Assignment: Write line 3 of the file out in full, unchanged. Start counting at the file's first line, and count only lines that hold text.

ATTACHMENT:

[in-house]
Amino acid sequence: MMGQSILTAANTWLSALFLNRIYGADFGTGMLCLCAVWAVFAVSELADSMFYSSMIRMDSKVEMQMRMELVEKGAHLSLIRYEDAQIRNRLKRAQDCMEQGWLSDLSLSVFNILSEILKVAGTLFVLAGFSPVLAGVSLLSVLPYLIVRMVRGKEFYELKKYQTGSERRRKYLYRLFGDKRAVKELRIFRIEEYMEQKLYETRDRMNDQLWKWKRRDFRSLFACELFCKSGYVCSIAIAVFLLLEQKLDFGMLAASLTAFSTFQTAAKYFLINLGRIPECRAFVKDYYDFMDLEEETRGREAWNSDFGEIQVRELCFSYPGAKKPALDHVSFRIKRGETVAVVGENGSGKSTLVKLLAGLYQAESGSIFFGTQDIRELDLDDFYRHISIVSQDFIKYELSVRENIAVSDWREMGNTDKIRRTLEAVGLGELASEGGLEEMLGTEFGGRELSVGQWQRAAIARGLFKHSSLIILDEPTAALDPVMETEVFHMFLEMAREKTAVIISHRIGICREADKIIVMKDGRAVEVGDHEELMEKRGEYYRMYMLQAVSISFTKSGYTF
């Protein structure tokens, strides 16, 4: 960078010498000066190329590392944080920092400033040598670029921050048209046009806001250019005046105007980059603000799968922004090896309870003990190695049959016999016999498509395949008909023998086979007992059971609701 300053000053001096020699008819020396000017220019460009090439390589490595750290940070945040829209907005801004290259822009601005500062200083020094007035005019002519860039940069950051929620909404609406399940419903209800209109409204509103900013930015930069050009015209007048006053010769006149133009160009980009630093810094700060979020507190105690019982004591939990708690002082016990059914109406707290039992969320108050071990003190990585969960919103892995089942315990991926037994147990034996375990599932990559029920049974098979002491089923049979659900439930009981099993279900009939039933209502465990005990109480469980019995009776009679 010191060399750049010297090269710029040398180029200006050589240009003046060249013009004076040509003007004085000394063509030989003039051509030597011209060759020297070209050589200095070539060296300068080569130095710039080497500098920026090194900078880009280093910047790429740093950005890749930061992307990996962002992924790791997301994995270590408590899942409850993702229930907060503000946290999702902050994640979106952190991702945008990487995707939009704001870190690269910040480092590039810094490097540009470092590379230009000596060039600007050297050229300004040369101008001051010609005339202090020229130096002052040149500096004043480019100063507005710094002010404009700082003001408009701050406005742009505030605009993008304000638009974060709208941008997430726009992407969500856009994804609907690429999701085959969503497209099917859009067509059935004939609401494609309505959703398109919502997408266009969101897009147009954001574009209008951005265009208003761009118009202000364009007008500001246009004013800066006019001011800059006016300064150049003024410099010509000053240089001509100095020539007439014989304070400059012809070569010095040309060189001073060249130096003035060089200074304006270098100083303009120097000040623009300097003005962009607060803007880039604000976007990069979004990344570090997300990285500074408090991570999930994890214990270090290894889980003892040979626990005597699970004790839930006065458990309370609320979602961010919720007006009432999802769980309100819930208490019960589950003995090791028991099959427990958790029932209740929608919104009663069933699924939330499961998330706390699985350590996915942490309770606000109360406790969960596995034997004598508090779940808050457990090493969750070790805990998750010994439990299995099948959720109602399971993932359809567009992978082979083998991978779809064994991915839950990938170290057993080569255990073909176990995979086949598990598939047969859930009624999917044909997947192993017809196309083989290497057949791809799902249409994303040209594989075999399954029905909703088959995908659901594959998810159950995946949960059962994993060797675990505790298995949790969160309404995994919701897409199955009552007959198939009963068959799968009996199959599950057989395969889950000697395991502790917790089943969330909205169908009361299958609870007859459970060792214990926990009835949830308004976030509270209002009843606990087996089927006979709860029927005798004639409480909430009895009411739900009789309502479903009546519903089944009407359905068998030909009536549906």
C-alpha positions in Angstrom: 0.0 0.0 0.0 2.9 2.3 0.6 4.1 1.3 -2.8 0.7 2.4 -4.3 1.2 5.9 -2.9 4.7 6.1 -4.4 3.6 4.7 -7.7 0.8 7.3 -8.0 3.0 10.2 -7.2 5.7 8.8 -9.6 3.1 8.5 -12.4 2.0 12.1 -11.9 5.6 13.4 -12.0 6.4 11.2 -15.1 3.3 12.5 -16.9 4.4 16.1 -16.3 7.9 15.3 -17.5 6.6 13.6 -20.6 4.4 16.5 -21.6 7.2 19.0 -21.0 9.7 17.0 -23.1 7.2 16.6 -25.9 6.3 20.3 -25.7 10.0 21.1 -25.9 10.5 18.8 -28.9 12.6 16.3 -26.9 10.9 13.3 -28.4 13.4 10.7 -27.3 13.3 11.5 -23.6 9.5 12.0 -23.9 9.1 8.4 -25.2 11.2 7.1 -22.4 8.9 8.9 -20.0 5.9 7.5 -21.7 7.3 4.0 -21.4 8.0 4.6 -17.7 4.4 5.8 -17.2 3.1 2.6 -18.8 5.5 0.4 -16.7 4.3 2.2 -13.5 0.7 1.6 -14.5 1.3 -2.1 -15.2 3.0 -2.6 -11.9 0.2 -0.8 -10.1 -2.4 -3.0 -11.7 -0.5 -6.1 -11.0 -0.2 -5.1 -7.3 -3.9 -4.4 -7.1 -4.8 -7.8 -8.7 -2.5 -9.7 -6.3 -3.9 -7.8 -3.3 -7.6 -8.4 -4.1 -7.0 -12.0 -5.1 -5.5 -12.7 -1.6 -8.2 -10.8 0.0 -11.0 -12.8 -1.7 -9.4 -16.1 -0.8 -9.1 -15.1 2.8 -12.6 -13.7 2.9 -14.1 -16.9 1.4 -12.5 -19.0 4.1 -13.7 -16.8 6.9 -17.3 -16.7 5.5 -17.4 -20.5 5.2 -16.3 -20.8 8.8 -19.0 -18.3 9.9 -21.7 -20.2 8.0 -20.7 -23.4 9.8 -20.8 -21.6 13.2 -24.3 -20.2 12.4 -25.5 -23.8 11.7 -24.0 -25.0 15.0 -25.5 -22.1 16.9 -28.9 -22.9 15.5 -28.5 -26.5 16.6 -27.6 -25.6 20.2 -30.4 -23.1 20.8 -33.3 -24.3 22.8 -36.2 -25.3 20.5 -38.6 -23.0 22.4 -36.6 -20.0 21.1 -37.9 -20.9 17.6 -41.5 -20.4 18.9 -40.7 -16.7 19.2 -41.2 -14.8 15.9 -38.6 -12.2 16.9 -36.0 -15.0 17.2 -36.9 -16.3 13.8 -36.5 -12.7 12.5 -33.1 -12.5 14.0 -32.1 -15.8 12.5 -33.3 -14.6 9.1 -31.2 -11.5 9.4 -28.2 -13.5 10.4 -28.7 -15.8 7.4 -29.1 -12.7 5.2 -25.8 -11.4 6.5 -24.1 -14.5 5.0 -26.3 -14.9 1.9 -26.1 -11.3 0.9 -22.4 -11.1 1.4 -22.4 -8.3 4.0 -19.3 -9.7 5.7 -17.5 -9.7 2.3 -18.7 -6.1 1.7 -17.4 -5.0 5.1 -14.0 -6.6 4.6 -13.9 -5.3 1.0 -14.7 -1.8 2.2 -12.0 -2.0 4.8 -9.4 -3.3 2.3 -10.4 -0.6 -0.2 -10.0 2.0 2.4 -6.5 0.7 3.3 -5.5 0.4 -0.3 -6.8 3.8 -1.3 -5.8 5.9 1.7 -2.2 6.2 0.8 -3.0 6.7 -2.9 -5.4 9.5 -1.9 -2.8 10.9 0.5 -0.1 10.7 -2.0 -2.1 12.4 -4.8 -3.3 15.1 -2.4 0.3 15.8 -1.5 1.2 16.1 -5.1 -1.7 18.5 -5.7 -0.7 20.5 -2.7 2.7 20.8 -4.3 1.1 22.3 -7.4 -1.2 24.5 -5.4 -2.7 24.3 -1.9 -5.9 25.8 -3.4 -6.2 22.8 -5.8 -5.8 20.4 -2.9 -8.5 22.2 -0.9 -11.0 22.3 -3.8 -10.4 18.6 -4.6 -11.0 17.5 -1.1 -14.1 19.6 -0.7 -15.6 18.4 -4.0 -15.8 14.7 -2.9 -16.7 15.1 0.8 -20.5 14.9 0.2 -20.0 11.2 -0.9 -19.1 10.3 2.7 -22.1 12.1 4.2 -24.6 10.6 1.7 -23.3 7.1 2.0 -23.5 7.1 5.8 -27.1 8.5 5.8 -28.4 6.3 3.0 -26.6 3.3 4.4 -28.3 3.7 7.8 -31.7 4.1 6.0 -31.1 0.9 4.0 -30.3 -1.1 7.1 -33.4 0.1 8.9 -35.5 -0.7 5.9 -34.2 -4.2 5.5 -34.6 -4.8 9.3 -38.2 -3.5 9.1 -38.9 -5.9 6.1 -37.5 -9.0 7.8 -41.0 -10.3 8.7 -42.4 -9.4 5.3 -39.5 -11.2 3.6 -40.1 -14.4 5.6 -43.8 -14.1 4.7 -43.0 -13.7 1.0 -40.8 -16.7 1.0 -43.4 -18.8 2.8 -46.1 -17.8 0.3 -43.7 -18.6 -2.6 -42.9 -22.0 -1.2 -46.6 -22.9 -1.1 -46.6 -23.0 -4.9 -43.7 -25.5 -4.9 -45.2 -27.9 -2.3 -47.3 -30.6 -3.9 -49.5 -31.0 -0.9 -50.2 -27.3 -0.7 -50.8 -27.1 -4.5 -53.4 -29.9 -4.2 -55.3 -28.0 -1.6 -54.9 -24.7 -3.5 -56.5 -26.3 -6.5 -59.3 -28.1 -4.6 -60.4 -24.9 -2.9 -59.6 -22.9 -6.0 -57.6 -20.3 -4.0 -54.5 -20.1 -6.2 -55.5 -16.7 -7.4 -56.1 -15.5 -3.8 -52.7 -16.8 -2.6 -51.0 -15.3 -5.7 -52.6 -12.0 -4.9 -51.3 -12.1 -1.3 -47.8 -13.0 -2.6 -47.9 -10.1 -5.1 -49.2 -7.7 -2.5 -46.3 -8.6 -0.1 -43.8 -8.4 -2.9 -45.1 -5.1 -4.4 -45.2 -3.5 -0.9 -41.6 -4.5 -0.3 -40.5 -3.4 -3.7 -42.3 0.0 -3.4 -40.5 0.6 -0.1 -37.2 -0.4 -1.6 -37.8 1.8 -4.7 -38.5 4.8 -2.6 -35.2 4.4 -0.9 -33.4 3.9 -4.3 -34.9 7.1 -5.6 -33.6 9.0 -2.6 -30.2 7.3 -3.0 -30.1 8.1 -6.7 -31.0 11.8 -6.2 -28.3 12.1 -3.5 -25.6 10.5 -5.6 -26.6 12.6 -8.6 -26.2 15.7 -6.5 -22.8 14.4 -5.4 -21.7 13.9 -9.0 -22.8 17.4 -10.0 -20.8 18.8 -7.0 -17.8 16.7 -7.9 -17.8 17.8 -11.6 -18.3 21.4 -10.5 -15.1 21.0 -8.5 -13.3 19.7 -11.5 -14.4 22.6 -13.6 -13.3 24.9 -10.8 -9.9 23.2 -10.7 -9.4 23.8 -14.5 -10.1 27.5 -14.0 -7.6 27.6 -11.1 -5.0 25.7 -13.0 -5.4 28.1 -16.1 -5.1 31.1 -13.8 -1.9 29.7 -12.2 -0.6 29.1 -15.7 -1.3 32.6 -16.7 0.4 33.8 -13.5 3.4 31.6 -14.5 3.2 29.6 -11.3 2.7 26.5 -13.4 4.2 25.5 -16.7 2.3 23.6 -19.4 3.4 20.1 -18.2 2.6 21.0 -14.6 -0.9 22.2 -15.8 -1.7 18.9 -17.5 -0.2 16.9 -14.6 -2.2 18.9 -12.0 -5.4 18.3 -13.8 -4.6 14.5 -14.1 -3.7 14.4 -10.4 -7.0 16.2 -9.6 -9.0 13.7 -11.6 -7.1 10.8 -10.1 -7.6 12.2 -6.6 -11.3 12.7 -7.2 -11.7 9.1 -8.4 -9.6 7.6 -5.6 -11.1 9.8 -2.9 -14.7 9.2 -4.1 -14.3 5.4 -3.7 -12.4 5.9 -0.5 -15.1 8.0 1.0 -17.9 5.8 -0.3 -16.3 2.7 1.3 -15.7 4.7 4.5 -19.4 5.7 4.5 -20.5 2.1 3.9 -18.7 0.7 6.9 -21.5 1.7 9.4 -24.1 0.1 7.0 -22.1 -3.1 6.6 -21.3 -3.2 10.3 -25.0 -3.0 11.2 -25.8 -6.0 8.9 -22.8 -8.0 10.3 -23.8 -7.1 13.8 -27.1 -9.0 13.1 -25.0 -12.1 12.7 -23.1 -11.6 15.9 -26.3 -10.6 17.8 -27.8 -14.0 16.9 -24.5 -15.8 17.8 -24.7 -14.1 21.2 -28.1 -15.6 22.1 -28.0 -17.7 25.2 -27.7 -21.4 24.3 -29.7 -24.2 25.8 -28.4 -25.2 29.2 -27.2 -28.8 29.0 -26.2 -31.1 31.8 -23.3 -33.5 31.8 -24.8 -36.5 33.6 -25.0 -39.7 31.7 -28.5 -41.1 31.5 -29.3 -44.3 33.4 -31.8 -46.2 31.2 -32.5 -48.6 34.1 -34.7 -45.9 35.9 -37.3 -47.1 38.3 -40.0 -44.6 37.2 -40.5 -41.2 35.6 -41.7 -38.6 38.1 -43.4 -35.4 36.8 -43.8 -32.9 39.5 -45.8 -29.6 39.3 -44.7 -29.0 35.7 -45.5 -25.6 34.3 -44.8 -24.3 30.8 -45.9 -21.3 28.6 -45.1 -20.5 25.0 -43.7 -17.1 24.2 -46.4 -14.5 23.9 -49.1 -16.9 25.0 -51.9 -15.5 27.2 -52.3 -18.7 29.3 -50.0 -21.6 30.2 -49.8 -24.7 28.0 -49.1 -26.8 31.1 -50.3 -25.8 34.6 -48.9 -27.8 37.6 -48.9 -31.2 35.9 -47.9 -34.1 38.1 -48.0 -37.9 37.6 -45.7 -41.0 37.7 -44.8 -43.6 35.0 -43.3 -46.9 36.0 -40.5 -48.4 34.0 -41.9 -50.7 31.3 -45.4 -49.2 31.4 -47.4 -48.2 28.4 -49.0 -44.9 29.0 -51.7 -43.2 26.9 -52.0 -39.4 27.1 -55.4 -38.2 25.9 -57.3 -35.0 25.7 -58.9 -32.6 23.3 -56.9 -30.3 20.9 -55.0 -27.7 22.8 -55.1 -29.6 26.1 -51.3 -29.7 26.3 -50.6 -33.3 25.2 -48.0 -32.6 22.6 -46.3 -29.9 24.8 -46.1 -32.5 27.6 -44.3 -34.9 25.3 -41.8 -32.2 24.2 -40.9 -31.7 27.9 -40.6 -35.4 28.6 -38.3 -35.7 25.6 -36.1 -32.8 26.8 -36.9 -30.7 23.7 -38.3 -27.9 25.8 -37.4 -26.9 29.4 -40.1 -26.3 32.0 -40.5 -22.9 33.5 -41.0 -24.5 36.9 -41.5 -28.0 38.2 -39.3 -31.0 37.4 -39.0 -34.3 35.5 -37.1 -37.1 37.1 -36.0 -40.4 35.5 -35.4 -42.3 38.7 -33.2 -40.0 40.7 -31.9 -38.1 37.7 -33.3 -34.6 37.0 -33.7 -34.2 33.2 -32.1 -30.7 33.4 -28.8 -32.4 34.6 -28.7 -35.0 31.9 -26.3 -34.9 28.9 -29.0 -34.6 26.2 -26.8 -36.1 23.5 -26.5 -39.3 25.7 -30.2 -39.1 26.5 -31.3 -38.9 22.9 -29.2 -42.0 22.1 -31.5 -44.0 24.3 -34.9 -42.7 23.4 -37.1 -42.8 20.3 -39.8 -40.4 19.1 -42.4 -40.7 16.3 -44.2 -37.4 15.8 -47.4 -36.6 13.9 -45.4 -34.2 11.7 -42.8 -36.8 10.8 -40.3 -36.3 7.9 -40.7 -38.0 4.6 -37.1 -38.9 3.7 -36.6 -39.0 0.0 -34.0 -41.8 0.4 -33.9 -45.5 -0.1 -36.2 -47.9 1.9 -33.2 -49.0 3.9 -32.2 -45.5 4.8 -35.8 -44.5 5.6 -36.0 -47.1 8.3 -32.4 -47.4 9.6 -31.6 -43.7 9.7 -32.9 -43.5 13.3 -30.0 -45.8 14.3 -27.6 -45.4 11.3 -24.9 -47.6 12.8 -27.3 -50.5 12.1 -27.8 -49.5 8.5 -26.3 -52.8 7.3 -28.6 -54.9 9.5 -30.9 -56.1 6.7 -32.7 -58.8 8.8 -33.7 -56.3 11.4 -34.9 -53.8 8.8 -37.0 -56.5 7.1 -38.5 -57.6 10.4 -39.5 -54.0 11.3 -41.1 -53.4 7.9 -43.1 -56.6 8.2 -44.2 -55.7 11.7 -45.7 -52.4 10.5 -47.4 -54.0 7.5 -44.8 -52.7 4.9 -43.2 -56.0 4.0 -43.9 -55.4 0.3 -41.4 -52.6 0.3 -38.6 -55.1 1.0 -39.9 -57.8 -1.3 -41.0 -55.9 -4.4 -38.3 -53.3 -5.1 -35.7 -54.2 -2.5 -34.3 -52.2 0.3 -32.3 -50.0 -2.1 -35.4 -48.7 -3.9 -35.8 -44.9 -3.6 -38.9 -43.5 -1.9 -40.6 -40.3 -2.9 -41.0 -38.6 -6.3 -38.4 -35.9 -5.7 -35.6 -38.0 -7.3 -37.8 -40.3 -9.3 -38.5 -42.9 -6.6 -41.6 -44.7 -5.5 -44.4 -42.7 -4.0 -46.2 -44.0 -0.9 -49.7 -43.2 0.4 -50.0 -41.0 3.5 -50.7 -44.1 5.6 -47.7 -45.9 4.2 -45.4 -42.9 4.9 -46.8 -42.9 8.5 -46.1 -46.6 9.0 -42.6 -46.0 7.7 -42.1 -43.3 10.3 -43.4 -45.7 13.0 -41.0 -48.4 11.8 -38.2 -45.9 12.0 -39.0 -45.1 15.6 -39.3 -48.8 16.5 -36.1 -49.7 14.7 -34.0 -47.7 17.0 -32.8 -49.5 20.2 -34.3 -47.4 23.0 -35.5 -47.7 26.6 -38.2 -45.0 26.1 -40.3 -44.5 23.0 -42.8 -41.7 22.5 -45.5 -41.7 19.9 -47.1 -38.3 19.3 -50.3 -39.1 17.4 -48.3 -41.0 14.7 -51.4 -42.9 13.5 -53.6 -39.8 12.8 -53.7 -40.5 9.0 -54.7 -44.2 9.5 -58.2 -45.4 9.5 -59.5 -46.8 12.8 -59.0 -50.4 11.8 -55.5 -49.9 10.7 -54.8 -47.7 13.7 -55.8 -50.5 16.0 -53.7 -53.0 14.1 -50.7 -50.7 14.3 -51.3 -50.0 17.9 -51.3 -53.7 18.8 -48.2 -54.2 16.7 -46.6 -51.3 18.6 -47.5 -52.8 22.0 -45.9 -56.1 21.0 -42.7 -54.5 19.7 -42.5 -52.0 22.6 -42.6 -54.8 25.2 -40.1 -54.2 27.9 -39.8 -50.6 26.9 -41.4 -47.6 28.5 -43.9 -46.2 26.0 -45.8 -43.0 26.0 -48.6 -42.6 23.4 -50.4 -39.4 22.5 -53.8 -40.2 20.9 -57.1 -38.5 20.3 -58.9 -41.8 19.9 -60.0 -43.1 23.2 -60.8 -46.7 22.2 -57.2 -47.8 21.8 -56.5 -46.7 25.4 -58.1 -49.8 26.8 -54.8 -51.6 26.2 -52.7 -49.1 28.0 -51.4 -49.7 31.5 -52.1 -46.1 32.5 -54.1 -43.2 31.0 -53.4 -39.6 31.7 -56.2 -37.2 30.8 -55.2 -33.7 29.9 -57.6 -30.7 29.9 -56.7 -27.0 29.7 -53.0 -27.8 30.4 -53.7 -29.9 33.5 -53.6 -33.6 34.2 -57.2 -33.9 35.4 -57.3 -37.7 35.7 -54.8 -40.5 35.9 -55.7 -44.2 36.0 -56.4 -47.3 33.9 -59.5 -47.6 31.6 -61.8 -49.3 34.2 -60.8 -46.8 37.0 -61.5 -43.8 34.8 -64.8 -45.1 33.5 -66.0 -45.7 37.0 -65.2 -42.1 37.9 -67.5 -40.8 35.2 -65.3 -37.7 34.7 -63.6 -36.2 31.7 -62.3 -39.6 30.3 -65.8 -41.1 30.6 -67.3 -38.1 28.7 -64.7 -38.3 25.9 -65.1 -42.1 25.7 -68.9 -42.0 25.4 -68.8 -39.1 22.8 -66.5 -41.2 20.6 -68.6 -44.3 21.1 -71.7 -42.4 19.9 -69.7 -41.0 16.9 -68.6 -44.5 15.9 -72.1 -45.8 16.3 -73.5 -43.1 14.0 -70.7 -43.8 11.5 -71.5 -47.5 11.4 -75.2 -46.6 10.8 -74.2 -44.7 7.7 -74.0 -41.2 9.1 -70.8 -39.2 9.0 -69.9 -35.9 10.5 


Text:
């Protein structure tokens, strides 16, 4: 960078010498000066190329590392944080920092400033040598670029921050048209046009806001250019005046105007980059603000799968922004090896309870003990190695049959016999016999498509395949008909023998086979007992059971609701 300053000053001096020699008819020396000017220019460009090439390589490595750290940070945040829209907005801004290259822009601005500062200083020094007035005019002519860039940069950051929620909404609406399940419903209800209109409204509103900013930015930069050009015209007048006053010769006149133009160009980009630093810094700060979020507190105690019982004591939990708690002082016990059914109406707290039992969320108050071990003190990585969960919103892995089942315990991926037994147990034996375990599932990559029920049974098979002491089923049979659900439930009981099993279900009939039933209502465990005990109480469980019995009776009679 010191060399750049010297090269710029040398180029200006050589240009003046060249013009004076040509003007004085000394063509030989003039051509030597011209060759020297070209050589200095070539060296300068080569130095710039080497500098920026090194900078880009280093910047790429740093950005890749930061992307990996962002992924790791997301994995270590408590899942409850993702229930907060503000946290999702902050994640979106952190991702945008990487995707939009704001870190690269910040480092590039810094490097540009470092590379230009000596060039600007050297050229300004040369101008001051010609005339202090020229130096002052040149500096004043480019100063507005710094002010404009700082003001408009701050406005742009505030605009993008304000638009974060709208941008997430726009992407969500856009994804609907690429999701085959969503497209099917859009067509059935004939609401494609309505959703398109919502997408266009969101897009147009954001574009209008951005265009208003761009118009202000364009007008500001246009004013800066006019001011800059006016300064150049003024410099010509000053240089001509100095020539007439014989304070400059012809070569010095040309060189001073060249130096003035060089200074304006270098100083303009120097000040623009300097003005962009607060803007880039604000976007990069979004990344570090997300990285500074408090991570999930994890214990270090290894889980003892040979626990005597699970004790839930006065458990309370609320979602961010919720007006009432999802769980309100819930208490019960589950003995090791028991099959427990958790029932209740929608919104009663069933699924939330499961998330706390699985350590996915942490309770606000109360406790969960596995034997004598508090779940808050457990090493969750070790805990998750010994439990299995099948959720109602399971993932359809567009992978082979083998991978779809064994991915839950990938170290057993080569255990073909176990995979086949598990598939047969859930009624999917044909997947192993017809196309083989290497057949791809799902249409994303040209594989075999399954029905909703088959995908659901594959998810159950995946949960059962994993060797675990505790298995949790969160309404995994919701897409199955009552007959198939009963068959799968009996199959599950057989395969889950000697395991502790917790089943969330909205169908009361299958609870007859459970060792214990926990009835949830308004976030509270209002009843606990087996089927006979709860029927005798004639409480909430009895009411739900009789309502479903009546519903089944009407359905068998030909009536549906």